Steering the tiller of his ship with one hand, and the other hand positioned to hold a solar navigator; his gaze, which once scanned the mysterious oceans, should be directed toward the deep, cold waters of Lake Superior. Instead, he stares toward the cars on London Road.
This is not the only thing that is wrong with the statue of Leif Ericsson, the Norse explorer credited with discovering North America 500 years before Christopher Columbus.
“The first time I looked at the statue, I observed two ‘anatomical’ errors — a cross around the neck and horns on the helmet,” said Stefan Guttormsson who refers to Ericsson as Leifur (there are multiple spellings of Ericsson’s name). “Wearing a cross is all right because Leifur was a Christian and always remained a Christian, but horns, not one single Viking had horns on his helmet. Never, ever.”
Stefan Guttormsson, M.D., is of Icelandic origin and a direct descendant of Ericsson’s sister-in-law Guðriður, whose son, Snorri, was the first European born in North America.
Guttormsson is the president-elect of the Icelandic American Association of Minnesota and has been living in Duluth for 30 years.
According to Guttormsson, the mistake of Vikings having horns on their helmets started with the first archaeological excavations of the viking burial mounds. The archaeologists found weapons and items of daily use in the mounds including the drinking horns which were incorrectly thought to have been attached to the helmets. This was corrected very quickly, but the idea of helmets having horns grew a life of its own.
During battles, Vikings wore a round metallic helmet with a nasal piece.
“I can’t imagine that they could have gone to the battles with horns,” Guttormsson said. “I mean it’s cumbersome and the enemy can grab you by the horns.”
Kris Eide, president of Sons of Norway Duluth Lodge, was born and raised on the island of Karmøy, Norway — the heart of Viking culture, where an annual Vikingfestivalen, or Viking Festival, is held each June. She has been living in Duluth for 10 years.
“The helmets in the Viking museums in Norway have no horns,” Eide added.
According to the Leif Erikson International Foundation website, statues dedicated to Ericsson are present in U.S. cities such as Boston, Chicago, Newport News, Va., St. Paul, Seattle, Milwaukee and Cleveland.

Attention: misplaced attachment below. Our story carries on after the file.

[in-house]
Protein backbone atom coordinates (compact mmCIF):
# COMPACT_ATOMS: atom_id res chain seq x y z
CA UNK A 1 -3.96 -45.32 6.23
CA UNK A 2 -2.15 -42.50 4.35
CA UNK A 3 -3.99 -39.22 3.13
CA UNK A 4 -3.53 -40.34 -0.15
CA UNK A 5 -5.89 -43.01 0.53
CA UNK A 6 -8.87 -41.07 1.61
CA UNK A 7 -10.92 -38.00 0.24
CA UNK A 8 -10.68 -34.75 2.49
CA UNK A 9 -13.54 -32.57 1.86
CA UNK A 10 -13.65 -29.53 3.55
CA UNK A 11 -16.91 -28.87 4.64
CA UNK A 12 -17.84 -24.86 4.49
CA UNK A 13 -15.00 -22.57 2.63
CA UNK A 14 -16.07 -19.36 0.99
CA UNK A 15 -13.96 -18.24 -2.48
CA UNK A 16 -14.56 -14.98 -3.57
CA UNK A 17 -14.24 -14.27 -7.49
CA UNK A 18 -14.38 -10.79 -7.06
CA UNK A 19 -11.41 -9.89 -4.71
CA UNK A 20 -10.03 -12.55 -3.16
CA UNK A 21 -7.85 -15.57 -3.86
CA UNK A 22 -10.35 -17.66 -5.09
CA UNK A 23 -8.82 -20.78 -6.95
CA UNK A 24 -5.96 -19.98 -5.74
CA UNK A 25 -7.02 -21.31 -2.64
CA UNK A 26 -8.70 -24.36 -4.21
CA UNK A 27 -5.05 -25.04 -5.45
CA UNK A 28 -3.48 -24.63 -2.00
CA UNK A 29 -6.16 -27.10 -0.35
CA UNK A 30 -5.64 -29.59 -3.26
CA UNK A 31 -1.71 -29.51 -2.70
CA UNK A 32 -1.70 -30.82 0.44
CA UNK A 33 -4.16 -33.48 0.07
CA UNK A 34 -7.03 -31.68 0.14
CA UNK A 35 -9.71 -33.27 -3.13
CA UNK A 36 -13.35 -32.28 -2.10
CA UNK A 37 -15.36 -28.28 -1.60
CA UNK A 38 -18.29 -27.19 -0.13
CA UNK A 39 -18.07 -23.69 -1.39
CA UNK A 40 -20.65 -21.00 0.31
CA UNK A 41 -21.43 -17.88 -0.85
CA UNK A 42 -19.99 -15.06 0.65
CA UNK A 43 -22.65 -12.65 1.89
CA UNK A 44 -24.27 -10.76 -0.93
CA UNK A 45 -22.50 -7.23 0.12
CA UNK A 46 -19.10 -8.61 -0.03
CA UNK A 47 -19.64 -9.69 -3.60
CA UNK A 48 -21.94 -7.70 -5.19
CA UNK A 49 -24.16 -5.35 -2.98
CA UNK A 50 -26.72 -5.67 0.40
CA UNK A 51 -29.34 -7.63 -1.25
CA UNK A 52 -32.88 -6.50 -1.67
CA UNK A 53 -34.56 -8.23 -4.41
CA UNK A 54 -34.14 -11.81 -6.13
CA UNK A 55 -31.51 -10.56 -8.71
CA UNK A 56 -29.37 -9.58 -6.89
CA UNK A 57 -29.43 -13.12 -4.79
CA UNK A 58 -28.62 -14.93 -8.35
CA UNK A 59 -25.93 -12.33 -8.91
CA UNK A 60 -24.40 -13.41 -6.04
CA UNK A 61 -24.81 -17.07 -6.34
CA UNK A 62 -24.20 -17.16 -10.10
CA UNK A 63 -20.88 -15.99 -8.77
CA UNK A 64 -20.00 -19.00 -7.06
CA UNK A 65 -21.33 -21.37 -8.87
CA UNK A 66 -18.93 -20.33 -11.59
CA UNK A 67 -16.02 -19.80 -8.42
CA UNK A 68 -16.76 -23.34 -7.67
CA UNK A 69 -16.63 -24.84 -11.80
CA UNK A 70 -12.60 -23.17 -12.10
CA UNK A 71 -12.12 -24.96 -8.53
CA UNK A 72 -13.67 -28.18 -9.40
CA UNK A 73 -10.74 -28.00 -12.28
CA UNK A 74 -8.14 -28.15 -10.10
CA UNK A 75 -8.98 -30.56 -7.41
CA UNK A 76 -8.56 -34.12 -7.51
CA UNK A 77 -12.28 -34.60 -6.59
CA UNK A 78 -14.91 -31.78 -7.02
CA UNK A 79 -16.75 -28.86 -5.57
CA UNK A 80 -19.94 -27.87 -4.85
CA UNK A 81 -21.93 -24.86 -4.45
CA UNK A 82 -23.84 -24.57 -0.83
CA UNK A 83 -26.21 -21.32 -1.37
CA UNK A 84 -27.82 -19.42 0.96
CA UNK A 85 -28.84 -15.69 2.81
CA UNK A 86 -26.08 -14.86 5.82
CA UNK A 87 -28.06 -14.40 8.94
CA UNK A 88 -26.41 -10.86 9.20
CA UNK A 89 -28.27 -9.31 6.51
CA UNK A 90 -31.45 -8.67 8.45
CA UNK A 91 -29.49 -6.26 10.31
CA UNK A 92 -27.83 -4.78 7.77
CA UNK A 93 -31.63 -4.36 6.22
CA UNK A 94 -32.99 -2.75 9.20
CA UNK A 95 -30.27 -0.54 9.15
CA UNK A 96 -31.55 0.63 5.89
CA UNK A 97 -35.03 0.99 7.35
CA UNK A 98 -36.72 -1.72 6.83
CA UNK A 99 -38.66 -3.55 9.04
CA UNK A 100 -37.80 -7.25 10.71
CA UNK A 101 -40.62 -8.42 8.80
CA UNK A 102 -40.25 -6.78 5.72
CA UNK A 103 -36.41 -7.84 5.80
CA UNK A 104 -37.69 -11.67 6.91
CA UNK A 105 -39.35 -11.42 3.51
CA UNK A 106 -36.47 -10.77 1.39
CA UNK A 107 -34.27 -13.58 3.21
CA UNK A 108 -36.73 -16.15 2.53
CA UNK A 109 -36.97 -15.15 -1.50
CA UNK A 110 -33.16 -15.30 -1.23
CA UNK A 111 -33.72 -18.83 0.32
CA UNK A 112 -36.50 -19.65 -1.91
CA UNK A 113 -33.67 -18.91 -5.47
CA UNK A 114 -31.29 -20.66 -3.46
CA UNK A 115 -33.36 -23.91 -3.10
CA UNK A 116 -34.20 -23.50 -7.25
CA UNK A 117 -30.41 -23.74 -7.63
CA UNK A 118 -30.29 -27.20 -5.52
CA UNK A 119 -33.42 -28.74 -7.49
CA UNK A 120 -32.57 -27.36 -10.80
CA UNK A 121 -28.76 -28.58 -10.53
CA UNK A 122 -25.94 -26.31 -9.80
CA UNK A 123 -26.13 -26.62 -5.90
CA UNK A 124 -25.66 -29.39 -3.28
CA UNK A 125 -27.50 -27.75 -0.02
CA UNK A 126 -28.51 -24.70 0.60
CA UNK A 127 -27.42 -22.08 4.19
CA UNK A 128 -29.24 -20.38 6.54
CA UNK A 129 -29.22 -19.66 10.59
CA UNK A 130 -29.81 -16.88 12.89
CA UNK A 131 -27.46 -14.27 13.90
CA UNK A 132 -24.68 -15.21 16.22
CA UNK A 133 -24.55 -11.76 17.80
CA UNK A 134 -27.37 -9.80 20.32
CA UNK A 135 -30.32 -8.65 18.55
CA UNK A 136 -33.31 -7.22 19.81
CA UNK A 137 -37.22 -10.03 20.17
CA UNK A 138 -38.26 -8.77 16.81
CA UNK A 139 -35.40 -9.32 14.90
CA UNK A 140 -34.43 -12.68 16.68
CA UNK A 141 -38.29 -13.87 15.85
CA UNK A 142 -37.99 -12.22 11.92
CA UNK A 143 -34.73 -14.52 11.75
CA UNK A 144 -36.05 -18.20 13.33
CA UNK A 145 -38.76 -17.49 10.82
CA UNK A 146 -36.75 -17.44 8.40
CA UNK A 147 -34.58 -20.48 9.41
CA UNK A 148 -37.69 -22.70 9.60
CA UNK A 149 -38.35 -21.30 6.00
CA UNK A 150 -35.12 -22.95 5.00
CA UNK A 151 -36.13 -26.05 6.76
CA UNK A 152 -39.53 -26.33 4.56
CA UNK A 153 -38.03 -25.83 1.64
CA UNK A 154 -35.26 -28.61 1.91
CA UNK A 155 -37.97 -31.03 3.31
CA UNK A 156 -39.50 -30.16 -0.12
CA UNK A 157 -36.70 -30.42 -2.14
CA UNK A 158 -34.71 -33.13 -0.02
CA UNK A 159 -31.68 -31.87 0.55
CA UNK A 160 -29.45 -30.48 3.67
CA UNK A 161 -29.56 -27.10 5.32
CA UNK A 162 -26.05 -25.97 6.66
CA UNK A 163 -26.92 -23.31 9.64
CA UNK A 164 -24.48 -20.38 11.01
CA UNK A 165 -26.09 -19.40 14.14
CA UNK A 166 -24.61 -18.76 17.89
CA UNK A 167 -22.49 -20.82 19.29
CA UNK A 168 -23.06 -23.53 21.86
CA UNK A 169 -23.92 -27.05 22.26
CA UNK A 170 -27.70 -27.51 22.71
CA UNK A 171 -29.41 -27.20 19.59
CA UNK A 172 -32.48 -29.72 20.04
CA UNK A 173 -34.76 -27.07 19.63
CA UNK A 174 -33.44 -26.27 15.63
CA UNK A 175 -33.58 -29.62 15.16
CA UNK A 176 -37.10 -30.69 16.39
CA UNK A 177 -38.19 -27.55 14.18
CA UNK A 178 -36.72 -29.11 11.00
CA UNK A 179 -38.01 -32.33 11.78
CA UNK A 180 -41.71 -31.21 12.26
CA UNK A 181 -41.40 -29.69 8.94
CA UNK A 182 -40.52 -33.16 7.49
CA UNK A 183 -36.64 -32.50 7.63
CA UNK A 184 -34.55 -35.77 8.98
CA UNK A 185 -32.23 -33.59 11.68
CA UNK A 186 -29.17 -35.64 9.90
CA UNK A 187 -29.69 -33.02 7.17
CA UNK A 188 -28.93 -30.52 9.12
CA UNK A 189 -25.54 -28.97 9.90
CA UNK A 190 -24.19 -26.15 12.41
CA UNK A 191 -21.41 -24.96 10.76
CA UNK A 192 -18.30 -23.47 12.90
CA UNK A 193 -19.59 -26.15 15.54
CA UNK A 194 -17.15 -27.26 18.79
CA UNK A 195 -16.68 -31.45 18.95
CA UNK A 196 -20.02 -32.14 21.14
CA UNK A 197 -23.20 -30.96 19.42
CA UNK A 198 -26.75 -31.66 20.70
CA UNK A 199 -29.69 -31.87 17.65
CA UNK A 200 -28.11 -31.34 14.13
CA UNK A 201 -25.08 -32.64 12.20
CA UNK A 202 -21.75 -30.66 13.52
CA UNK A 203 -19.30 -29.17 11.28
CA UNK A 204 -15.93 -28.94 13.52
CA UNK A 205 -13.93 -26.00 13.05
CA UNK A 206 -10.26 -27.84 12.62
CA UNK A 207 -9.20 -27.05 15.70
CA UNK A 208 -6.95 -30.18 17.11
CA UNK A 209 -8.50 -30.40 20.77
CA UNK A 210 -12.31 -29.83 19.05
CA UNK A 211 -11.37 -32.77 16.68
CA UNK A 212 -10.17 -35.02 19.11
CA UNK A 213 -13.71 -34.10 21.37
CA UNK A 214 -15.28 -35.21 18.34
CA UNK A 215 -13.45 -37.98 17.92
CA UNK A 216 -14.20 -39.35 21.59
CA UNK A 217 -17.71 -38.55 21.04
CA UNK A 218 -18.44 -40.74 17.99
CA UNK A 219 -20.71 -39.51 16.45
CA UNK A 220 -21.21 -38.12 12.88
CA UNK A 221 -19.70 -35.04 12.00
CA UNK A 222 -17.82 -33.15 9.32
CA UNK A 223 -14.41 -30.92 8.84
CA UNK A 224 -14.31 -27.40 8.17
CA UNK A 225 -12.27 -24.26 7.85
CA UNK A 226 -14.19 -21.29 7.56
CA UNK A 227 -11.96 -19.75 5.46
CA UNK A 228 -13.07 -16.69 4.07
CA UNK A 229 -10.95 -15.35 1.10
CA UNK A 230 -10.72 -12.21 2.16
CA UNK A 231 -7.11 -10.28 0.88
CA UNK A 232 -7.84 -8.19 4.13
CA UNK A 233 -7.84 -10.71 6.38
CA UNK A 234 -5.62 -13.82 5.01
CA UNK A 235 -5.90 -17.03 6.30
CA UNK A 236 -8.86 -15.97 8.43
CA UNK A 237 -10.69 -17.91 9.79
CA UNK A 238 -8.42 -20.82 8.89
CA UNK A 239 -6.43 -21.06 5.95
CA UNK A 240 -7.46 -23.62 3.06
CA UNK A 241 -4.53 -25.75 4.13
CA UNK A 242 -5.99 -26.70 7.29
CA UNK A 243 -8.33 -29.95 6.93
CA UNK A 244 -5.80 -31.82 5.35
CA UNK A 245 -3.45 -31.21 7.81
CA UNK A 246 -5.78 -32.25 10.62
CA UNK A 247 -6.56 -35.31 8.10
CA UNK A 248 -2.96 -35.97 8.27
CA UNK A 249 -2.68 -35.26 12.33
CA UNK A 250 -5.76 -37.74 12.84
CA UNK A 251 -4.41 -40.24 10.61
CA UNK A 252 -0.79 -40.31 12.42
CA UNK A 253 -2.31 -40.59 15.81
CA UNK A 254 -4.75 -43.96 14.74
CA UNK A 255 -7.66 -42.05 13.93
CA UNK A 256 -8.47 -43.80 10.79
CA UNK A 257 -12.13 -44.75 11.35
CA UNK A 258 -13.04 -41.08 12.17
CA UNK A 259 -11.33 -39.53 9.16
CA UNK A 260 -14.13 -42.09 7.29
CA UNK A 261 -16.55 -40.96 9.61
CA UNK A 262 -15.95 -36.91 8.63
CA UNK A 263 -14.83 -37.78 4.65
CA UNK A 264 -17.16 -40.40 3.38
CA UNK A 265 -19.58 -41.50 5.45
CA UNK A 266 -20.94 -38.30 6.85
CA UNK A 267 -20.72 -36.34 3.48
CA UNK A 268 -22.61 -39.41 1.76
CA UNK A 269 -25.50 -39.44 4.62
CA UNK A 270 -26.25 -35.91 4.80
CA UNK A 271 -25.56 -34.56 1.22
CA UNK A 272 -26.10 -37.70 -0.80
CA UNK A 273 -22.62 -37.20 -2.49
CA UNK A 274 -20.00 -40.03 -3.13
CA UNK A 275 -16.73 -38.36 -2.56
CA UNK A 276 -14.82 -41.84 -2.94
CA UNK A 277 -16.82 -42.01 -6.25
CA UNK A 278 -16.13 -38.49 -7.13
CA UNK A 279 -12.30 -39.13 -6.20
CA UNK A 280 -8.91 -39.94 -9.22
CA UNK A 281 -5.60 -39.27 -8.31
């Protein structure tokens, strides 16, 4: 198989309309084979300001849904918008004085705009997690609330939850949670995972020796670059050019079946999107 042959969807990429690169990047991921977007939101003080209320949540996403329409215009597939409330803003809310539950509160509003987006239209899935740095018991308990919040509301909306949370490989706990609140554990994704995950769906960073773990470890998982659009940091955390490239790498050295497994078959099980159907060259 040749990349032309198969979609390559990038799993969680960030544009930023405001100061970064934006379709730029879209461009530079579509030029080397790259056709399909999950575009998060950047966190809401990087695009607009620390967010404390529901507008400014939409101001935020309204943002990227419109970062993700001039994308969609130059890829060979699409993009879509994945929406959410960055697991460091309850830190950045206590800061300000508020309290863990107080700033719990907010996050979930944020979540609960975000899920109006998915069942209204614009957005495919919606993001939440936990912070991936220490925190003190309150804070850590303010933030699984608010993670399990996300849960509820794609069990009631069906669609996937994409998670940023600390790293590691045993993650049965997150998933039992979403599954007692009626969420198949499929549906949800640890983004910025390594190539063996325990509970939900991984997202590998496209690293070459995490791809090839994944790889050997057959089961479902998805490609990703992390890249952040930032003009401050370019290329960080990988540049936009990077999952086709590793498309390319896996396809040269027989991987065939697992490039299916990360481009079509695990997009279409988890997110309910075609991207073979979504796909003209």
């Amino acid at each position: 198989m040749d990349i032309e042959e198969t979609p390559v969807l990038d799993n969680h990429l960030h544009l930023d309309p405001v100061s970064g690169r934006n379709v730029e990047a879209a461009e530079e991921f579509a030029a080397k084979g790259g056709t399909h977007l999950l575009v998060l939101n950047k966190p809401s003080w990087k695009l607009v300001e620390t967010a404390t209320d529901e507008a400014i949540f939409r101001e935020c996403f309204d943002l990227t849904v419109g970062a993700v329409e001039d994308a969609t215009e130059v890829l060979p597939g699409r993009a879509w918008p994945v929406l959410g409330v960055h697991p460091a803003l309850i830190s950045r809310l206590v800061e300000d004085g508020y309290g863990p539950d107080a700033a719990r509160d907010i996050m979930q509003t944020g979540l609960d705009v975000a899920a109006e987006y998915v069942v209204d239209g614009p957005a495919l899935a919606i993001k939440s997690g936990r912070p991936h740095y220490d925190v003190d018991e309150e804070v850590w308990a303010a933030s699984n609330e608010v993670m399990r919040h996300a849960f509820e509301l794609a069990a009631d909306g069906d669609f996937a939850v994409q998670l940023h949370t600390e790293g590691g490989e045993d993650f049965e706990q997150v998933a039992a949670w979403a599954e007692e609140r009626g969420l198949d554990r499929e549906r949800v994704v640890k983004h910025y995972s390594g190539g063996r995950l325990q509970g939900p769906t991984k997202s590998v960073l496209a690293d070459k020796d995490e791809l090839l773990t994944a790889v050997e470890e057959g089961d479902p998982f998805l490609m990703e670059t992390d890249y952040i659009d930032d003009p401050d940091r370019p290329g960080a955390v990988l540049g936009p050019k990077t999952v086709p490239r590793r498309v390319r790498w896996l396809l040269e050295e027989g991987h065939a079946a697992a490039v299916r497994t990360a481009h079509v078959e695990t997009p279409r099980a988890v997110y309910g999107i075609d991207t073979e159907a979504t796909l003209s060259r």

None of the statues have horns, except the one in St. Paul.
An Ericsson statue in Reykjavik, Iceland, was presented as a gift from the United States commemorating the 1000 anniversary of Ericsson’s discovery of North America.
The statue has no horns.
“The presence of horns on the statues depends when they were sculptured,” said Ruth Karras, professor of history and Director of Center for Medieval Studies at the University of Minnesota, Twin Cities.
“The concept of vikings having horns was invented by artists in the 19th century,” Karras said in a telephone interview. “It was based in part on cauldrons found in Denmark which depicted figures wearing horned helmets.”
Ericsson’s statue in Duluth was erected in August, 1956. According to the 1956 proceedings of the City Council of the City of Duluth, “that part of the land upon which now stands the Leif Ericsson Statue, the land formerly known as Lake Shore Park, be now named, and shall thereafter be known as Leif Ericsson Park”.
According to the article, “He still carves in granite despite 99 years’ erosion” published in the May 12, 1974 issue of the Duluth News Tribune, “the statue was designed by John Karl Daniels, a Norwegian-American sculptor, who also created a 13-foot monument of Leif Ericsson installed near the Minnesota State Capitol in St. Paul, Minn.”
The article also states that “the Leif Ericsson effort was contributed by Norwegian American League of Duluth, Minnesota.”
Daniels died in 1978, and the Norwegian American League of Duluth does not exist anymore.
But what still exists are the horns on the helmet of Ericsson’s statue. And according to Guttormsson, “there never ever was a viking who wore a horned helmet.”
This slideshow is a series of pictures of Leif Ericsson statues. It’s a timeline that stretches from all the way back in 1887 up to today. Some of the statues are right here at home in Leif Erickson Park and others are from far away places like Greenland. These images courtesy of http://www.leiferikson.org/.